Alterations of the nutrient influx in marine water due to climate change could modify HAB frequency and magnitude, increasing its impacts. The diagram shown in Figure 1 briefly describes a possible scenario in the aquatic environment. On the one hand, when Pseudo-nitzschia cells produce DA in considerable amounts, the toxin gets into the food chain. When this occurs, DA could lead to the death of certain consumers. In humans, the poisoning was characterized by a constellation of clinical symptoms and signs, involving multiple organ systems, including the gastrointestinal tract, the central nervous system, and the cardiovascular system. Among the most prominent features described was memory impairment, which led to ASP, which could be even lethal.
Figure 1. Schematic diagram showing the possible interactions between the phycotoxin-producing microalgae and the web community in aquatic environments.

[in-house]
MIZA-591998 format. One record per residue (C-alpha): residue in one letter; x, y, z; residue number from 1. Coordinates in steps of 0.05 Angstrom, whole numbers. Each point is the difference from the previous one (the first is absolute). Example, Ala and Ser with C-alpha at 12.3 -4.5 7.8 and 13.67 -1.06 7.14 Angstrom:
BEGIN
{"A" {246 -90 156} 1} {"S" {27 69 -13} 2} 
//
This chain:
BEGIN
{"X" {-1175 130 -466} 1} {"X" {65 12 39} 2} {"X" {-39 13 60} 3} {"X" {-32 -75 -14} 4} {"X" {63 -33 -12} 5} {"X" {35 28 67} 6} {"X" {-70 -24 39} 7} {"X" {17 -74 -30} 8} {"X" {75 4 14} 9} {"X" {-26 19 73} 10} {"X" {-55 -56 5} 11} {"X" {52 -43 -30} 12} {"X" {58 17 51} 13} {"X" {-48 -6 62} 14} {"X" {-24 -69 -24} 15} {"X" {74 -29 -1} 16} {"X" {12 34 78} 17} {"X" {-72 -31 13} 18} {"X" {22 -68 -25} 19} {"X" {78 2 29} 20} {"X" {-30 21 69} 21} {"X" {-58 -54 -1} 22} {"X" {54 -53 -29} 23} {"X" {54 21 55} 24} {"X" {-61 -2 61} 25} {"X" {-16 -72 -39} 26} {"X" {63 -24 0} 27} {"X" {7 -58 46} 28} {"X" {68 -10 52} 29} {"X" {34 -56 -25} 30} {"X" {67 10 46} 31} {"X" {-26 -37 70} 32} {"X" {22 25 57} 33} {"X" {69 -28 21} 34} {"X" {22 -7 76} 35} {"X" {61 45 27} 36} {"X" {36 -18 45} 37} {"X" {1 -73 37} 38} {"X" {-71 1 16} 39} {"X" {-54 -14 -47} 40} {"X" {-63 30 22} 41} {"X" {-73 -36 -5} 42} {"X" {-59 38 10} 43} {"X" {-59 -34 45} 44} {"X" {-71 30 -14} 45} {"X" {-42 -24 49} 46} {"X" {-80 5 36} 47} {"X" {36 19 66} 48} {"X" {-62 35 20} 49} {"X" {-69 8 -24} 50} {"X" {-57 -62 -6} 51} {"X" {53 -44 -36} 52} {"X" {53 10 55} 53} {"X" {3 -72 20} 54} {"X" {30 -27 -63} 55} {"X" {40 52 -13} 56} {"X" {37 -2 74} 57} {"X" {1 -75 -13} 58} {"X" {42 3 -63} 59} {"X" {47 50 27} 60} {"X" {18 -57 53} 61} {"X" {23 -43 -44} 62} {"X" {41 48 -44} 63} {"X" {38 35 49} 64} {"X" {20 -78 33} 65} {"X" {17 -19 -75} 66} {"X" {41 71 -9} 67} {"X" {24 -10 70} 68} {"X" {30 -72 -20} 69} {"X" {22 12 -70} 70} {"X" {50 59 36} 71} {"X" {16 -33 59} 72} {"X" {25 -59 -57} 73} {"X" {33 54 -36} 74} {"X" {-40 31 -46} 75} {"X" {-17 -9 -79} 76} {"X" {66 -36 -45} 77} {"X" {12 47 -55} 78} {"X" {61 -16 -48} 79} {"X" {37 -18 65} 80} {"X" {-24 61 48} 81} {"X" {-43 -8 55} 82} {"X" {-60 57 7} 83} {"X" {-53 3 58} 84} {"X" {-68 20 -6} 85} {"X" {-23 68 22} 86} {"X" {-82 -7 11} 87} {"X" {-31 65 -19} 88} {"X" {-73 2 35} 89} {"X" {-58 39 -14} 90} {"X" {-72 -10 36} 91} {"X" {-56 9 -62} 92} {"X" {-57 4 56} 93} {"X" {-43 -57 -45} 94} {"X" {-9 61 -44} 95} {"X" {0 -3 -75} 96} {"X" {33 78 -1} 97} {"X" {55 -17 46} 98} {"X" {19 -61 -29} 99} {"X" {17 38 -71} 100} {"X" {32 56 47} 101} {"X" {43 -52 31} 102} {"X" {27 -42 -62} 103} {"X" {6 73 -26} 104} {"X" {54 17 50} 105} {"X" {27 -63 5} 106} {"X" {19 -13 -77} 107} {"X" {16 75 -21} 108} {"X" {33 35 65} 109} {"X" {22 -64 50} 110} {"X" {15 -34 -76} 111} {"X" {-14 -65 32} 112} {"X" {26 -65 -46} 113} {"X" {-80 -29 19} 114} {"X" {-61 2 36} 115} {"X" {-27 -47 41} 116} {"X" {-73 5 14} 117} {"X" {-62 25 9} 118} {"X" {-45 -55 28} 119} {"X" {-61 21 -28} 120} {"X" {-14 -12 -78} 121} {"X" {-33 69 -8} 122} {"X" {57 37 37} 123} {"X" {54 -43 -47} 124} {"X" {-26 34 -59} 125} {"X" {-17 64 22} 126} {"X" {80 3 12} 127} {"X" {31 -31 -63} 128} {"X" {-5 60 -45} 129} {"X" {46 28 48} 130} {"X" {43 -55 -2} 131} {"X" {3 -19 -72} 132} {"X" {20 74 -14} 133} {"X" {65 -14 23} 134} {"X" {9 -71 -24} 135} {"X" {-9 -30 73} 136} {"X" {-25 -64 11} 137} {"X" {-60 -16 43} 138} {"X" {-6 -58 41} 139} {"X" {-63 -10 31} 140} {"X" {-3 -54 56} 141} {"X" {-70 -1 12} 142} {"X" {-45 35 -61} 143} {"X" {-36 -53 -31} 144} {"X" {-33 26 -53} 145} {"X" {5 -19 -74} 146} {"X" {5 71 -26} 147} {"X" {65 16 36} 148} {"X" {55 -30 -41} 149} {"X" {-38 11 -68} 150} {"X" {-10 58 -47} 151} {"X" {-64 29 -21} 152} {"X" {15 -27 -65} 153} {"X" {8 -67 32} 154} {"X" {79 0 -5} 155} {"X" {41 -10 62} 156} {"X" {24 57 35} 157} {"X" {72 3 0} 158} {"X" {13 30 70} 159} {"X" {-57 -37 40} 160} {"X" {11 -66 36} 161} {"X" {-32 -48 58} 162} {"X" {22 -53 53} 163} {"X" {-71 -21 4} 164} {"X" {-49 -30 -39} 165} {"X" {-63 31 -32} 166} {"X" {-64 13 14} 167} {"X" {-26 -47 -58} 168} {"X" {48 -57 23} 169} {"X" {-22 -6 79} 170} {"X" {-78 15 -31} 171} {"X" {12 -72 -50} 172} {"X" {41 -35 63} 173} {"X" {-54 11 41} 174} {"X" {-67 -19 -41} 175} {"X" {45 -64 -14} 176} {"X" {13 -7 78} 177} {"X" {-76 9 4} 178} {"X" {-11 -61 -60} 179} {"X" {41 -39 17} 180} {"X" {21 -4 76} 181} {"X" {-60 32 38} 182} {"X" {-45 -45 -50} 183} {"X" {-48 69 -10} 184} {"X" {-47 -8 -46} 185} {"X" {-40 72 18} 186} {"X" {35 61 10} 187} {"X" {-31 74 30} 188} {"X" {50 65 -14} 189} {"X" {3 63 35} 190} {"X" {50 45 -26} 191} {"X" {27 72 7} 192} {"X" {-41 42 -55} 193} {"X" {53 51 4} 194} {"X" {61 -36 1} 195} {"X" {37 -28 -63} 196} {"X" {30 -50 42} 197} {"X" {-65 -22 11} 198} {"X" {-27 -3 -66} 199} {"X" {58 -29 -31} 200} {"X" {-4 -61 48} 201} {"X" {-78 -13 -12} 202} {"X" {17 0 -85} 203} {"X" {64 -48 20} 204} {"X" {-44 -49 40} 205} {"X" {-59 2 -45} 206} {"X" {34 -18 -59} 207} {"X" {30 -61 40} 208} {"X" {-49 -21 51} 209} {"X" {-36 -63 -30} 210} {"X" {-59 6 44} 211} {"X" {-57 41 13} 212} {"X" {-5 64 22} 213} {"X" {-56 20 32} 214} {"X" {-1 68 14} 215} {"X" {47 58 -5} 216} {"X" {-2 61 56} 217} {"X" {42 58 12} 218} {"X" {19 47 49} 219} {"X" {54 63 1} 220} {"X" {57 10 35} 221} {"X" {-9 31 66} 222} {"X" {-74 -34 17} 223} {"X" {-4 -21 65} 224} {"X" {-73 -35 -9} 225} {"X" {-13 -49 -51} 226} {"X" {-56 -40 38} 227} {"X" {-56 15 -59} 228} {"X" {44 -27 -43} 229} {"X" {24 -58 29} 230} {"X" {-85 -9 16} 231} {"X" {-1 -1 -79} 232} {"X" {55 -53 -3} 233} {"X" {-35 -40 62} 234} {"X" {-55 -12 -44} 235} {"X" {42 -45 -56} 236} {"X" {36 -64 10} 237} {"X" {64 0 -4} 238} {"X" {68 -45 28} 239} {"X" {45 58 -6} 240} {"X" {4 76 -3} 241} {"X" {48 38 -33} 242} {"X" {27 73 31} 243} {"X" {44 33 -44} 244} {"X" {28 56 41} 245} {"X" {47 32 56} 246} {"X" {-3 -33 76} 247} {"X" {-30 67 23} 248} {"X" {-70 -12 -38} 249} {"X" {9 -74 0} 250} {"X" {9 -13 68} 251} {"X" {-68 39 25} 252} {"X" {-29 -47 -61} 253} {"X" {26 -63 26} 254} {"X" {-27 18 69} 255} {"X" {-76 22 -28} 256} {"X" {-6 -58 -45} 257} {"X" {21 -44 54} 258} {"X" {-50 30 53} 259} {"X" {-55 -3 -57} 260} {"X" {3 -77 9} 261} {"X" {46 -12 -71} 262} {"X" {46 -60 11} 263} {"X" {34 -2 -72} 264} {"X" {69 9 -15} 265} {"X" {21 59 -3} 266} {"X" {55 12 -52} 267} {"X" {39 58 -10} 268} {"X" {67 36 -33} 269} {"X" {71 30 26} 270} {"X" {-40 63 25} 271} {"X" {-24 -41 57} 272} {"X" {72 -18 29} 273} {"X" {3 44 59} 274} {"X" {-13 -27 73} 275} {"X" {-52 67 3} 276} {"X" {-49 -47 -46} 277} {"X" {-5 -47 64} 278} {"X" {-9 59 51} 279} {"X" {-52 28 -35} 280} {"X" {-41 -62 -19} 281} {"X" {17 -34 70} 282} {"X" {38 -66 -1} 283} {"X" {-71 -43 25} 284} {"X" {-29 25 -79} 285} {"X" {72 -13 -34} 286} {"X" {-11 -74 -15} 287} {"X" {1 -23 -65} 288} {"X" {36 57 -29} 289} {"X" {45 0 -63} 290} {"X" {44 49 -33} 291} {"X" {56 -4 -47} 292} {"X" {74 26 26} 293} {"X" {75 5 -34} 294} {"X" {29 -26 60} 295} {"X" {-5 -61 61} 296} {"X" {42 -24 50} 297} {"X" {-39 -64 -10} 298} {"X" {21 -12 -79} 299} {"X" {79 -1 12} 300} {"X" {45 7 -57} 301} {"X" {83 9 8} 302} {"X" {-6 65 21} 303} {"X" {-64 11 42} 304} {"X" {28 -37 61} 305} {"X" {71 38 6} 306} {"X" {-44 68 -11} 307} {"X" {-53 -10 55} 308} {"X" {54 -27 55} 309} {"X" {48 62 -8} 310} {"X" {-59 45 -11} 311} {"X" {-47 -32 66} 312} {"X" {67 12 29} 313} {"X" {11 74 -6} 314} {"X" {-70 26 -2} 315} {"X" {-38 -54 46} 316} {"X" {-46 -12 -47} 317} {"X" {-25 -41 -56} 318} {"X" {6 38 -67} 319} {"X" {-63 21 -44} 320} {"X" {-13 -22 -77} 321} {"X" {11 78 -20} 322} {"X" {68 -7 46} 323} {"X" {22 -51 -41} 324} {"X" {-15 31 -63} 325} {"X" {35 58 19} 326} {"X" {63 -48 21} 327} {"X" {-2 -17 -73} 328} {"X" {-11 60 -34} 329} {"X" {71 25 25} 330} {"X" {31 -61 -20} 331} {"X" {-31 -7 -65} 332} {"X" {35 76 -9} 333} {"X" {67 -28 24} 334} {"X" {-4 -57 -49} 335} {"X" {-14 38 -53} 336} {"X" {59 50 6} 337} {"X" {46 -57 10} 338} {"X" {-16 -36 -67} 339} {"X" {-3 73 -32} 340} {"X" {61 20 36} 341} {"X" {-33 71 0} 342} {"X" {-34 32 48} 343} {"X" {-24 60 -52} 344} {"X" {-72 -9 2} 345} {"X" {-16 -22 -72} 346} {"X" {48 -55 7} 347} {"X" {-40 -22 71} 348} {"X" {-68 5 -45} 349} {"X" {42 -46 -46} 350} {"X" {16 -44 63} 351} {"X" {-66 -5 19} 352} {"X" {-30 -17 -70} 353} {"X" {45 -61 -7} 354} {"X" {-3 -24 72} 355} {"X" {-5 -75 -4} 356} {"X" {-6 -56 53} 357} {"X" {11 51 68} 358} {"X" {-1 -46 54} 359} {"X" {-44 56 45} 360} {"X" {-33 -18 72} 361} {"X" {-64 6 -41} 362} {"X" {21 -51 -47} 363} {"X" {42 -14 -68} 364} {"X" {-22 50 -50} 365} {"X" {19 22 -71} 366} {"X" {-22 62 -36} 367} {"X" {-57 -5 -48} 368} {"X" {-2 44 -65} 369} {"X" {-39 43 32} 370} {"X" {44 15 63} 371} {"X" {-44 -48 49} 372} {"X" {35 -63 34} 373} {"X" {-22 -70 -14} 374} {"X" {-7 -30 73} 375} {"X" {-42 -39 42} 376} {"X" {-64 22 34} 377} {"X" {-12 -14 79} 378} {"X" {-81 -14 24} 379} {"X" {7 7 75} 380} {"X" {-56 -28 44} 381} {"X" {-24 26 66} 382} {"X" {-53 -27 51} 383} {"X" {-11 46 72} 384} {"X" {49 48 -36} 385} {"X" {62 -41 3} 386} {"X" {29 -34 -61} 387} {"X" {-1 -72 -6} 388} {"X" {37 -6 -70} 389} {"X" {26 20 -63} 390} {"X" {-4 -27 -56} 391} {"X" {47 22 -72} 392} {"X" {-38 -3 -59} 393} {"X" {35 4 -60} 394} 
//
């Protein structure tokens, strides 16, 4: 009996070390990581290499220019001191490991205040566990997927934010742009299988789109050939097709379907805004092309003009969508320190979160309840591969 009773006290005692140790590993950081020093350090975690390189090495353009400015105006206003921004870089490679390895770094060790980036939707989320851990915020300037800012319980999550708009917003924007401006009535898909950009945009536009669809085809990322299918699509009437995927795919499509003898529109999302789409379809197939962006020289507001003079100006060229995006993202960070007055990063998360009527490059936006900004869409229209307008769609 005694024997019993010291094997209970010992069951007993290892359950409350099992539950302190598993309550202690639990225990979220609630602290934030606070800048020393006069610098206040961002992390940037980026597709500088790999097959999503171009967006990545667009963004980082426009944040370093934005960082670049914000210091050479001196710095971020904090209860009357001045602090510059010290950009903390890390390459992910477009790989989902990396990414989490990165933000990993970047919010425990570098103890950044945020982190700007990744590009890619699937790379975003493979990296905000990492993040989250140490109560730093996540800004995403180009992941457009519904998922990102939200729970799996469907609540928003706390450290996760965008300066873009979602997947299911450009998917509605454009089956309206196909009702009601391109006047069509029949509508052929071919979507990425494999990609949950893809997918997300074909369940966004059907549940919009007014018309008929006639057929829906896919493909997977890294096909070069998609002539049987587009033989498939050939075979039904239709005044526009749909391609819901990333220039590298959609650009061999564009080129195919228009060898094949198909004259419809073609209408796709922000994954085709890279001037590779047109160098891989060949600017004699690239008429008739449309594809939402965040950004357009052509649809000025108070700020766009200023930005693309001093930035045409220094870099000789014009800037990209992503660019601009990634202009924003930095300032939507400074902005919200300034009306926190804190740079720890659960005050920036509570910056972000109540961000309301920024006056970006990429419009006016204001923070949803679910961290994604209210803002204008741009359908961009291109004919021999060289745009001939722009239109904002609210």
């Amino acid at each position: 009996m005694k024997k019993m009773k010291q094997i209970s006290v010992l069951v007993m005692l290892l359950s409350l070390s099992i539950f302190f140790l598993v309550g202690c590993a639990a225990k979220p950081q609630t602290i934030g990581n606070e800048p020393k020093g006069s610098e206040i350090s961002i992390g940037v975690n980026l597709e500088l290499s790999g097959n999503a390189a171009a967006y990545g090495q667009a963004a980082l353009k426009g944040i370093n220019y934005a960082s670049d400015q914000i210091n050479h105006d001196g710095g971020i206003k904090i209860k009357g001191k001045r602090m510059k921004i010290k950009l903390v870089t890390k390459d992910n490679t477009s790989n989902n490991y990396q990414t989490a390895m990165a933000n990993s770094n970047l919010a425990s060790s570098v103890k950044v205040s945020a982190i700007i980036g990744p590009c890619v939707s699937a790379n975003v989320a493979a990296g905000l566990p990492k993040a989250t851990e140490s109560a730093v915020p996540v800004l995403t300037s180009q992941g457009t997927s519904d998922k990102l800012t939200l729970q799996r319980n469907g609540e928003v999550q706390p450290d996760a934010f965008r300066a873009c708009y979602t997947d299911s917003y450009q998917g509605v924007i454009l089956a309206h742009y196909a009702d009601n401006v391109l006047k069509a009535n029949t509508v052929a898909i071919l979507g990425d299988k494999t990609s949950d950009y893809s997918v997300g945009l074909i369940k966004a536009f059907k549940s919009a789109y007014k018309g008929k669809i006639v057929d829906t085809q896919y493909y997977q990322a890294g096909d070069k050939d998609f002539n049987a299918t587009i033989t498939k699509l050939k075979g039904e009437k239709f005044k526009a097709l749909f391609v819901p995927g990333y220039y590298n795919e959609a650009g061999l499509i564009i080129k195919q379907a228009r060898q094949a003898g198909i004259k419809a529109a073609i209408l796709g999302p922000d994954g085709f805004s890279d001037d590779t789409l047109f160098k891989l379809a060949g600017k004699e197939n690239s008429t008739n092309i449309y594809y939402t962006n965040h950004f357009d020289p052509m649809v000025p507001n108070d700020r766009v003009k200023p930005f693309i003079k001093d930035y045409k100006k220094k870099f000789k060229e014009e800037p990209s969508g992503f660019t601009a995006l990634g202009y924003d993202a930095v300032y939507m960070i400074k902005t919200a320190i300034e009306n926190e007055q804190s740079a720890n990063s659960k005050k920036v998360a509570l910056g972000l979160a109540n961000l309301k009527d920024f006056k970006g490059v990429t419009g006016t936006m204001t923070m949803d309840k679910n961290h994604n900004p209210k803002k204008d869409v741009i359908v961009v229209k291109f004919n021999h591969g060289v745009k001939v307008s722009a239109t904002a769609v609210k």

On the other hand, DA production starts in late EXP and ST phase of the Pseudo-nitzschia growth cycle (Lelong et al., 2012). In the late ST phase, cells are physiologically impaired by injury in the structure of the wall and in the membrane (Pan et al., 1996). Therefore, DA tends to be released into the culture medium, along with ROS generated by the cells (as shown by Cabrera et al., 2019b,c). Because of the short life span of ROS, this increased production could not be very effective in damaging other organisms in the aquatic community. However, the release of DA could allopathically affect (protect or injure) other species of non–toxin-producing photosynthetic microalgae. Using a highly sensitive adsorptive cathodic stripping voltammetric technique, Rue and Bruland (2001) showed that DA forms Fe chelates with a conditional stability constant of KcondFeDA,Fe(III) = 108.7±0.5 M−1. The degree to which the DA acts as a trace metal chelator reveals that it has the potential to modify the availability of these metals in the seawater. Thus, the physiological role of DA for toxigenic Pseudo-nitzschia species may be tied closely to the acquisition of Fe in coastal waters. Among several other postulations, the formation of a Fe–DA complex could be a very attractive hypothesis to explain the increased generation of ROS both in producing and non–phycotoxin-generating species. Chemical aspects of the Fe chelators, such as Fe affinity, Fe selectivity, molecular weight, and lipophilicity, in addition to stability and redox properties of the resultant Fe complex, drastically change the ability of the Fe complex to catalyze radical generation. The presence of a catalytically active Fe–DA complex could favor lipid peroxidation and radical generation in a significative amount, by affecting the composition of the labile Fe content within the cells. This is a novel point of view that should be further explored. The capacity of the antioxidant defense in each species will be the main factor to determine the hormetic (beneficial) or the damaging effect of the triggering of the burst of oxidative species.